1Q84 by Haruki Murakami, a great novel with cult themes.

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Japanese author Haruki Murakami is one of my favorite writers. His book about the Aum Shinrikyo cult and the Sarin gas attacks in Tokyo is an excellent and thorough exploration of the topic. The book, Underground, consists of two collections of interviews — with the victims of the Sarin attack, and with former and then-current members of Aum. It also includes an essay about cults and a society’s reaction to them. I highly recommend it.

His latest novel is entitled 1Q84, and it is of interest to scientology watchers because the plot revolves around a cult. One that bears some similarities to the COS, as well as Aum Shinrikyo. The story begins with Aomame, a young woman with an unusual occupation as an assassin for a just cause; and also Tengo, a young man who finds himself involved in a scheme to sell a strange teenage girl called Fuka-Eri as the “next big thing” among Japanese writers. Their stories intersect when Aomame crosses over into an alternate timeline, and in the course of her work for a woman known only as “the Dowager”, she is tasked with gaining access to the reclusive leader of a strange religious group.

Through his entanglements with the young writer, Tengo also finds himself confronting the reality of this strange group and their bizarre rituals. Rituals that involve improper relations with underage girls, and “little people” from another world. As well as punishments involving isolation and manual labor, or even confinement in a small space, and prominent leaders who have gone missing or died under questionable circumstances.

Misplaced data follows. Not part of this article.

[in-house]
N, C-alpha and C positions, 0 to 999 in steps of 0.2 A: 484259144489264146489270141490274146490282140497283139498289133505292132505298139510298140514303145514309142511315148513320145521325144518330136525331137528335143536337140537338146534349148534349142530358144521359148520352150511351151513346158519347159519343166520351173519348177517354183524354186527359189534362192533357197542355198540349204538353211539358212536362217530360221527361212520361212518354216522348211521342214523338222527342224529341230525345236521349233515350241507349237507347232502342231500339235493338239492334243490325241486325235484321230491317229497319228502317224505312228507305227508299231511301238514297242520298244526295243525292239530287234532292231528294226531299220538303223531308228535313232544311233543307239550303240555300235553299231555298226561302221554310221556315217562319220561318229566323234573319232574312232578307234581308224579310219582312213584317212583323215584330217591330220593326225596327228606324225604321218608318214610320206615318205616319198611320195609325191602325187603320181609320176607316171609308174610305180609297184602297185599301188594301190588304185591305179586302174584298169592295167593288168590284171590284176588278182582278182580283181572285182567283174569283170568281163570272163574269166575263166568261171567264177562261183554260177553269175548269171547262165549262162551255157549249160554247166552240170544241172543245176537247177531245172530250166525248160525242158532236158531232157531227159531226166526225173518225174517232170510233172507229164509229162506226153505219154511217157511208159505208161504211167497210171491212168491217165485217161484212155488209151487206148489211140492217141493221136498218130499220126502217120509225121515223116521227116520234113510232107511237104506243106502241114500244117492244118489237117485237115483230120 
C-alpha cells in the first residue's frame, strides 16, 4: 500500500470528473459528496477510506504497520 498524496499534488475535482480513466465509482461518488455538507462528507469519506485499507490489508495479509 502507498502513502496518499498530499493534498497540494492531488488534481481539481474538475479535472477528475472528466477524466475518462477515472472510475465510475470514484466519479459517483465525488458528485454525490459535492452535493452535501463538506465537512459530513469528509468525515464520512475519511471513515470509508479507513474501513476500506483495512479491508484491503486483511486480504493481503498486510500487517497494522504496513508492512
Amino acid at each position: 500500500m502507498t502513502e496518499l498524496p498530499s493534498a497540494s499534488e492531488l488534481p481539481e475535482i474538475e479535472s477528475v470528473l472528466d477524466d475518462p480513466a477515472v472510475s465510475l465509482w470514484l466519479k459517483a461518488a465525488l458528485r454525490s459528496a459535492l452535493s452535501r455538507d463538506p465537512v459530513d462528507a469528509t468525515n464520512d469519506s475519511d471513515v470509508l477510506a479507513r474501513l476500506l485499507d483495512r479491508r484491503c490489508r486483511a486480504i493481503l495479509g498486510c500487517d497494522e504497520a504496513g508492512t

Eventually, Tengo’s own childhood memories, as well as circumstances beyond his control, drive him to a long-anticipated reunion with Aomame. She has carried the vivid memory of a brief childhood bond with Tengo, but never let herself hope to see him again. Fate draws them together, and when they are both hounded by a cult “enforcer”, she leads him to escape.

It is a strange and remarkable story, like all of Murakami’s fiction. The cult angle makes it particularly interesting for scientology watchers. You will find many moments of recognition. But be warned, Murakami is not for everyone! This is a long novel, translated from the Japanese, and it is just as bizarre and nebulous as any of Murakami’s stories. So if you are annoyed by a slow pace or stories without tidy answers, you may prefer to read a synopsis. However, if you like surreal stories, with complex storylines and amazing imagery and characters — you will enjoy this novel. I recommend it!

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Another review from IndieBound.

And one from the NY Review of Books.

An interesting article from The Atlantic, about the process of translating this novel.

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